Tuesday, January 18, 2011

Defiantly Yours

A healthy dose of defiance is a fine thing. Especially when raising a daughter.

My daughter, on the surface, is the quintessential good girl. A child that a lazy teacher could easily miss as they deal with the "louder" personalities in the class. But underneath that good girl facade beats the heart of a rebel. And, while a spirit of rebellion is not the most convenient trait in a child, I am secretly glad and proud to find it lurking inside my only daughter.

Take the car trip down to Nana's today. I employed my best new strategy from my handy grab bag of parenting tricks for when the children are about to rip each other's heads off in the back row. The strategy involves yelling, threatening to pull over while still yelling, and finally pulling over. It gives me a chance to peruse the newspaper, breathe, and figure out which child has the strongest personality.

While on the surface my oldest child is the most likely to be perceived as the family rebel with his long wild curly hair and unconventional manner, it was he who first caved in to my demands. Points of fairness and principle were quickly brushed aside in the face of my willingness to wait it out. And his overwhelming desire to reach high tech central, otherwise known as Nana's house.

Not so for my daughter. She stared stonily out the window, unmoved by my ever more dramatic pronouncements. It was only when I finally declared my willingness to actually remove the entire family from the car if she did not accede that she finally and reluctantly agreed. But her principles were sorely offended, and she maintained a stony dignified silence for the rest of the car trip.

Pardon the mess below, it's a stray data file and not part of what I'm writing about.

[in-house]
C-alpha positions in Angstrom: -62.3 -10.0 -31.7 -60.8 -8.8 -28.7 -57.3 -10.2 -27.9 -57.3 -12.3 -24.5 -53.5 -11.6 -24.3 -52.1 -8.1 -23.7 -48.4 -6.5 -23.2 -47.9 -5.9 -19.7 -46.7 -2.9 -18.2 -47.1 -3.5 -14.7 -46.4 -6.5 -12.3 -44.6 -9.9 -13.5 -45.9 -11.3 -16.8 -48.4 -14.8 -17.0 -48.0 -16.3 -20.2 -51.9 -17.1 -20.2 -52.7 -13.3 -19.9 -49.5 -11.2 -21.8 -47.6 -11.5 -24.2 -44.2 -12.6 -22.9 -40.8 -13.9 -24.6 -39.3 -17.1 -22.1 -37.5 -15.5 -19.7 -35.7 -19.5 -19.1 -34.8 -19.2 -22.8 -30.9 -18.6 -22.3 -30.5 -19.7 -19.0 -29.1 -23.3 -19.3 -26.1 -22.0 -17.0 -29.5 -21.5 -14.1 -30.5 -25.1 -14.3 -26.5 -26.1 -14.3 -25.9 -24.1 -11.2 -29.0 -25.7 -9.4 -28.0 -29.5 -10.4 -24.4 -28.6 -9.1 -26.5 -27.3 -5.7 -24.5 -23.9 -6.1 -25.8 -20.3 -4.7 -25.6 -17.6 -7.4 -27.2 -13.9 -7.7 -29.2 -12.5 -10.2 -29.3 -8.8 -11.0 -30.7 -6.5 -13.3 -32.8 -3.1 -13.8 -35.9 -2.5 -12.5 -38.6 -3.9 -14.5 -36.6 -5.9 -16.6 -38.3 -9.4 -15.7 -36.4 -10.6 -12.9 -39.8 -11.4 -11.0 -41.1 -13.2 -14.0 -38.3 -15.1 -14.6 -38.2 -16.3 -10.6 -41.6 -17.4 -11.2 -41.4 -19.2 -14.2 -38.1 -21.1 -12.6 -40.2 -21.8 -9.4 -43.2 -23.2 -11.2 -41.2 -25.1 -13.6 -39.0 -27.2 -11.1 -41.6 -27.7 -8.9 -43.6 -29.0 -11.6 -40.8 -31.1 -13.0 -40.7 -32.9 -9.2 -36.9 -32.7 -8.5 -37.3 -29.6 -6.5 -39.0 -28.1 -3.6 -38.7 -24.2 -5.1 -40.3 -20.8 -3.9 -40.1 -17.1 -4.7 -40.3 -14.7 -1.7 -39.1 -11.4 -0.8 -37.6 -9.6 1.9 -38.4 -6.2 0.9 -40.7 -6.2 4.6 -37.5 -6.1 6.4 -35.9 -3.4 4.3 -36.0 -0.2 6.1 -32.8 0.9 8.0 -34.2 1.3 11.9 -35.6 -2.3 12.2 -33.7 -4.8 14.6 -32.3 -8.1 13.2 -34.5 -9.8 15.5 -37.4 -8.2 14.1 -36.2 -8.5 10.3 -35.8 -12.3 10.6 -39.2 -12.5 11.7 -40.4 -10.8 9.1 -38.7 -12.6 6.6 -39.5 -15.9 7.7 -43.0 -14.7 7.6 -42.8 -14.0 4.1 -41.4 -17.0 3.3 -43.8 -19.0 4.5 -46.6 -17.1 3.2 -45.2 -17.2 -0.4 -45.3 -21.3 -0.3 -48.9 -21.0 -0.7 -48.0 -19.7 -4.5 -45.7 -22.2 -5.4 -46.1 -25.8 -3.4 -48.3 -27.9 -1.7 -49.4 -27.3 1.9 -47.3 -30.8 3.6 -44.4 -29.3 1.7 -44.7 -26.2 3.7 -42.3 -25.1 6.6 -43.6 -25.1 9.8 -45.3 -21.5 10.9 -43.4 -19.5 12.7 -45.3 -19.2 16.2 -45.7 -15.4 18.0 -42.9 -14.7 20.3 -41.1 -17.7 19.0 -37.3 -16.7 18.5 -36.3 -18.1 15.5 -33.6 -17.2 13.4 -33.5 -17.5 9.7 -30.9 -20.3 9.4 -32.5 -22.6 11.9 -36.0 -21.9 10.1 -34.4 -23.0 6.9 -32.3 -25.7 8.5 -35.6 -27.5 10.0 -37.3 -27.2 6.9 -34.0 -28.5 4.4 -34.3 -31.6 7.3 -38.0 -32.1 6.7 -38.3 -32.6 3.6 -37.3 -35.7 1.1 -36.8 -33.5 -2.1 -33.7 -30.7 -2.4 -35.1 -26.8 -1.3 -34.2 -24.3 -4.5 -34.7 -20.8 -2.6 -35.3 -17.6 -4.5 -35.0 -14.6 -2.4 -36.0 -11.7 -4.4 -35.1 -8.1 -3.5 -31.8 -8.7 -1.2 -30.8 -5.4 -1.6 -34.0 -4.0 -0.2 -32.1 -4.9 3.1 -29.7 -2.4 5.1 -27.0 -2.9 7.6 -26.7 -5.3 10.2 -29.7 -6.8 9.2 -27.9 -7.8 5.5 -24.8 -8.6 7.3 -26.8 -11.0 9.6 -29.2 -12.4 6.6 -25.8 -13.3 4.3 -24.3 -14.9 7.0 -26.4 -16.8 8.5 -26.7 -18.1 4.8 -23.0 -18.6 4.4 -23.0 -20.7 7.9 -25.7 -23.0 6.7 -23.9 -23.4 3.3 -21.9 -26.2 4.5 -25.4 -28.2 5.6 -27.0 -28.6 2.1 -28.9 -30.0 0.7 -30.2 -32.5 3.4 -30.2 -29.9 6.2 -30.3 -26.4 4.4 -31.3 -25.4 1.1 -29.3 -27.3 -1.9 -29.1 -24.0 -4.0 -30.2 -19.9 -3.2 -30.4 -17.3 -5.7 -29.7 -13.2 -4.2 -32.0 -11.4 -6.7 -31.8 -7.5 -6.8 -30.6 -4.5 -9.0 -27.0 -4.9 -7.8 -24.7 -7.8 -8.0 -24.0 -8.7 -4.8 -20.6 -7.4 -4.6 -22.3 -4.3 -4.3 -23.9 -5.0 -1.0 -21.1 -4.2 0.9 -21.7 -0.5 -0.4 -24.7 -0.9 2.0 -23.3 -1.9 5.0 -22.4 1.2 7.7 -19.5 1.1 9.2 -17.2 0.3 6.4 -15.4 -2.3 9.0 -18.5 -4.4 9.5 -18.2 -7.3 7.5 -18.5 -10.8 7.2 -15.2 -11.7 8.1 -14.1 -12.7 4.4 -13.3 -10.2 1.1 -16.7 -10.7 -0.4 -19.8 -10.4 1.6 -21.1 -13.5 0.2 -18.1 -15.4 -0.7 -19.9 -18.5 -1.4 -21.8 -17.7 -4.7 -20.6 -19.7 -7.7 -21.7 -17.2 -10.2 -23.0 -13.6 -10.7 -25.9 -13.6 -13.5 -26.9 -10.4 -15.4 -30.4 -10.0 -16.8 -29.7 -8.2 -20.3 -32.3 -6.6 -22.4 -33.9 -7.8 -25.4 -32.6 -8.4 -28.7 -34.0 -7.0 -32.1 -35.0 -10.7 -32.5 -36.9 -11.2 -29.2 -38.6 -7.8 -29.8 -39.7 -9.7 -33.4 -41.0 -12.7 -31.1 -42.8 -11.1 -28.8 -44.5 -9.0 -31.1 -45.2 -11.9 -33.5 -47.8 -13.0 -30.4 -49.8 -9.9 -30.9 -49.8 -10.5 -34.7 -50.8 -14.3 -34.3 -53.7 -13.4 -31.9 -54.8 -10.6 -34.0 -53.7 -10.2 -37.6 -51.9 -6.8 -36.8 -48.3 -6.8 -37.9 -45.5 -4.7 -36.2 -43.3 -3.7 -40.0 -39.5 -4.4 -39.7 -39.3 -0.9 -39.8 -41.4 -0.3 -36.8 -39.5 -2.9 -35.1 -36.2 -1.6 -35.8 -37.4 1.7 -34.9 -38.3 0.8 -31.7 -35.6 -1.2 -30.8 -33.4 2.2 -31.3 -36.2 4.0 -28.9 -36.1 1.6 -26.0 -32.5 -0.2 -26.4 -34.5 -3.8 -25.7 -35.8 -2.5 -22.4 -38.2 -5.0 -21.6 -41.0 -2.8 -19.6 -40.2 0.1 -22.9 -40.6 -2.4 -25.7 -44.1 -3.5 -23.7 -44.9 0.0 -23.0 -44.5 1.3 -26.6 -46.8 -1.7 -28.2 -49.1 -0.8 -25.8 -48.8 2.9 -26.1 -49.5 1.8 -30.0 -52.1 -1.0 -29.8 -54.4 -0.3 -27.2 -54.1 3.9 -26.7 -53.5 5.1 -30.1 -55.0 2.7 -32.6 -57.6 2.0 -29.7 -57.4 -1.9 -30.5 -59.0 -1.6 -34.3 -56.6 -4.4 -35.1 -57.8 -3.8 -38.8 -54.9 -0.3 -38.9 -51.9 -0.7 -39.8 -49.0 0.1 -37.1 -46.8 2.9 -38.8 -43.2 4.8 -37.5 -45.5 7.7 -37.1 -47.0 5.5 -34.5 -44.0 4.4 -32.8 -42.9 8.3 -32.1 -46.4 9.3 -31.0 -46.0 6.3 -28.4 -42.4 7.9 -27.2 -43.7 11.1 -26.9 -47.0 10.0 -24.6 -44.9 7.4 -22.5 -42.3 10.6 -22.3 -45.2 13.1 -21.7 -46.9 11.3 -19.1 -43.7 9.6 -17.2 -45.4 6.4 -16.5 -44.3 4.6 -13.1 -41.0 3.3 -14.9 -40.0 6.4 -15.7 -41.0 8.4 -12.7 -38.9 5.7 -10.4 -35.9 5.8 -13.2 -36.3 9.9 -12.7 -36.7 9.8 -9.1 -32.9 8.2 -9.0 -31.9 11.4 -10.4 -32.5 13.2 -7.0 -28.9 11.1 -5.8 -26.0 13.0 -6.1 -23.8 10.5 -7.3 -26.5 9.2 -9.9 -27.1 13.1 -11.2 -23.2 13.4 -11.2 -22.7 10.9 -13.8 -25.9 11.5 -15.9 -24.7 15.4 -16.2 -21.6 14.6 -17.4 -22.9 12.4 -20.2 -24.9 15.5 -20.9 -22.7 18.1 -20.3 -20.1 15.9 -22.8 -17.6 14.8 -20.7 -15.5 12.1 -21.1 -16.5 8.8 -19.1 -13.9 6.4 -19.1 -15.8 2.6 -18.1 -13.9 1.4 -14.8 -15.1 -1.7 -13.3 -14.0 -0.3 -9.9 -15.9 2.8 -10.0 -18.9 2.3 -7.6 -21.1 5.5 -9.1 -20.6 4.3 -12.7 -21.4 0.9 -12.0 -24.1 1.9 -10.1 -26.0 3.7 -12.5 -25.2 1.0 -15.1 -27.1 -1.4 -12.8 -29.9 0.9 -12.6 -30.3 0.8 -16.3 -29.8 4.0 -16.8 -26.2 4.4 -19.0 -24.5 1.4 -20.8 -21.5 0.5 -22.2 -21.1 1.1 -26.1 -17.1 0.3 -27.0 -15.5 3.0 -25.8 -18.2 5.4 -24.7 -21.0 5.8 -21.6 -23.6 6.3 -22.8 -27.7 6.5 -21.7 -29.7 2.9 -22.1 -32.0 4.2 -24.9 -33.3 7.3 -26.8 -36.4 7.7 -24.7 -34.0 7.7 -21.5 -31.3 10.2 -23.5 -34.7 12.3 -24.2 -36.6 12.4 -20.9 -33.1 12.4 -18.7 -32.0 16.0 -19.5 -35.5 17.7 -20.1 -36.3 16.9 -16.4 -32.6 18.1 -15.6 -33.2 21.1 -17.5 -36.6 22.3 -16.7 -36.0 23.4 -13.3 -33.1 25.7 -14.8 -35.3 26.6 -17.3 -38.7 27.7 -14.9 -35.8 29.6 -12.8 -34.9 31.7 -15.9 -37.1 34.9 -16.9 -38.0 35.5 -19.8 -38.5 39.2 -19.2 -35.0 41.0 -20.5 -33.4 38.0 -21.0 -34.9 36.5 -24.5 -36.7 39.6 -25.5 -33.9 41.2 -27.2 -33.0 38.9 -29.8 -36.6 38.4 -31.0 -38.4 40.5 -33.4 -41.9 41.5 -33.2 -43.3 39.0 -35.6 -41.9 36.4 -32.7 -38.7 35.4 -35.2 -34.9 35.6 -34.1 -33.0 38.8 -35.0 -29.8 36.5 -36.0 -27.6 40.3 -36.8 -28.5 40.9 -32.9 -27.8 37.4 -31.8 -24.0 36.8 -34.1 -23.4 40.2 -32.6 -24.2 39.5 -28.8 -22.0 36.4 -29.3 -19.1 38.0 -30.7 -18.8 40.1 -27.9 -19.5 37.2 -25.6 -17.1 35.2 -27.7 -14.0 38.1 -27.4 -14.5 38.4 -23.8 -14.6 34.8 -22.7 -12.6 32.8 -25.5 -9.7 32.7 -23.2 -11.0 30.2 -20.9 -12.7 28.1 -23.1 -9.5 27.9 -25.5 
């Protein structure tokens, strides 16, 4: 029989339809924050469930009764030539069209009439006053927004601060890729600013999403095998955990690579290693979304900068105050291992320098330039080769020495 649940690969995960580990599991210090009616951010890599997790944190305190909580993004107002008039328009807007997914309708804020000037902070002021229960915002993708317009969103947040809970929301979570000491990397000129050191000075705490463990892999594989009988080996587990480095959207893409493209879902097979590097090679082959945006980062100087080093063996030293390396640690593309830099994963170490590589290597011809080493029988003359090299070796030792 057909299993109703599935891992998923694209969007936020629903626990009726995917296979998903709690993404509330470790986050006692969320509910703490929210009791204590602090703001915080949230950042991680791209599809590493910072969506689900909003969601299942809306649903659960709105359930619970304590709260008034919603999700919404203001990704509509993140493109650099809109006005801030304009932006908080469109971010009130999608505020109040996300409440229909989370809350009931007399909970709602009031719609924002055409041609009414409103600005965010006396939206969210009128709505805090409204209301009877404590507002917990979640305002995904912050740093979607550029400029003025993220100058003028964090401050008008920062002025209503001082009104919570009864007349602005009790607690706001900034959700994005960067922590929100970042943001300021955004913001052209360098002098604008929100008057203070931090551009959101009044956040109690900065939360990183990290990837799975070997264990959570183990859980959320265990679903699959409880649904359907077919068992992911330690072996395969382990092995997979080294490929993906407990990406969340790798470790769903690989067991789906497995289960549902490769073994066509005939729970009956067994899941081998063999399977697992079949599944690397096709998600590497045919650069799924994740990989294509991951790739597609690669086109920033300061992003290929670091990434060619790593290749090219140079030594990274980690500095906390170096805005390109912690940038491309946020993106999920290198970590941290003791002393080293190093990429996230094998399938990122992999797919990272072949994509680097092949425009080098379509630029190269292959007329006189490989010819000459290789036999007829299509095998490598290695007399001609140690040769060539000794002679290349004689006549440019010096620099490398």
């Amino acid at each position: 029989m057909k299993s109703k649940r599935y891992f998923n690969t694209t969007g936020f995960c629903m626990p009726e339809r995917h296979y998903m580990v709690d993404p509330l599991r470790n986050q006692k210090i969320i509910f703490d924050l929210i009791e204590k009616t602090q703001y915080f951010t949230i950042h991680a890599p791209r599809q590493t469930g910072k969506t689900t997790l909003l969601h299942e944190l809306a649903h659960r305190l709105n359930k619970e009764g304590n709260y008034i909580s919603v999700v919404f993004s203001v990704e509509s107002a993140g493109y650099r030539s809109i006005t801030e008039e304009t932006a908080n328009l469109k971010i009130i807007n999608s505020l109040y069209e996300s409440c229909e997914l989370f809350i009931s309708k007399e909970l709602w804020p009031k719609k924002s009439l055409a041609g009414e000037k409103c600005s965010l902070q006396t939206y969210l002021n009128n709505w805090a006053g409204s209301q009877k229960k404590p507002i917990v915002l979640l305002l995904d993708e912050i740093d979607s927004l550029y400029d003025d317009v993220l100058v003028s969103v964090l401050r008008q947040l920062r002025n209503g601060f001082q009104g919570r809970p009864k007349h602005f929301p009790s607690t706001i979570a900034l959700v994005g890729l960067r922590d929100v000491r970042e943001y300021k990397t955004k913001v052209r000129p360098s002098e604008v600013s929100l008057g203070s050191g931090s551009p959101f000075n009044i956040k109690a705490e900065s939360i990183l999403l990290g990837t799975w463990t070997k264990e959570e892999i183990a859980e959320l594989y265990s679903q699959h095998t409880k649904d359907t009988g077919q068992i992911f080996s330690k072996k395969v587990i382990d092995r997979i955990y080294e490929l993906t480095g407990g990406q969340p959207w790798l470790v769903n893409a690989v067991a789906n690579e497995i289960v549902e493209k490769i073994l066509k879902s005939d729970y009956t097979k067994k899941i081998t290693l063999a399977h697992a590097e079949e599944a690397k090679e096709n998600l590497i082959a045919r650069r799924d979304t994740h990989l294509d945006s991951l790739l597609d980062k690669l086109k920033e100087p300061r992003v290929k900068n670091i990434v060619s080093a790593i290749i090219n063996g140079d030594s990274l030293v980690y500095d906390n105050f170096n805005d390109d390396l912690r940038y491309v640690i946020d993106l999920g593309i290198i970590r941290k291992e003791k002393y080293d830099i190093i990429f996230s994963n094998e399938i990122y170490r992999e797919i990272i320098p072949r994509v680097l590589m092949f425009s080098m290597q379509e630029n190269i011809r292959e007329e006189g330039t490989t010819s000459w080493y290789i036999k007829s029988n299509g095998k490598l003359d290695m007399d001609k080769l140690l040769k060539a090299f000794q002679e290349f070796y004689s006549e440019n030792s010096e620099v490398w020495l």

Once we pulled up, just in case I'd missed it, she pointed out to me that she had kept her hard won promise to keep quiet by not uttering a single solitary word. I acknowledged that she had indeed fulfilled the strictest interpretation of my requirements and also pointed out that this was not entirely necessary. She then got over herself and skipped off into the wonderland that is Nana's.

My daughter regularly displays this same quiet rebellion on the playground. While thankful that she will never be pop culture's much maligned (but secretly admired) Queen Bee, at the age of eight she is more than willing to swim against the tide without concern for the impact this may have on her popularity. At the age of fifteen I have little doubt that she will be organising letter writing campaigns and petitions, marching on parliament and without doubt will be a committed and vocal vegan. While I am bracing myself for the lectures that I will have to endure about my vapid consumerism, failed feminism, and general sold-out'edness, I am in an odd way looking forward to it.

While most parenting manuals do not list defiance as a character trait worth developing, in the long run do we really want kids who are not willing to question authority and act upon their principles. Let us hope that beneath the fairy dresses and butterfly wings, our daughters (and sons) are also developing the first flutterings of rebellion. While defiance may not be the most convenient trait - especially not in the car on the way to Nana's - more than likely a child in possession of this trait will one day make you a very proud parent.

6 comments:

therhythmmethod said...

I love this. Fantastic.

Cat said...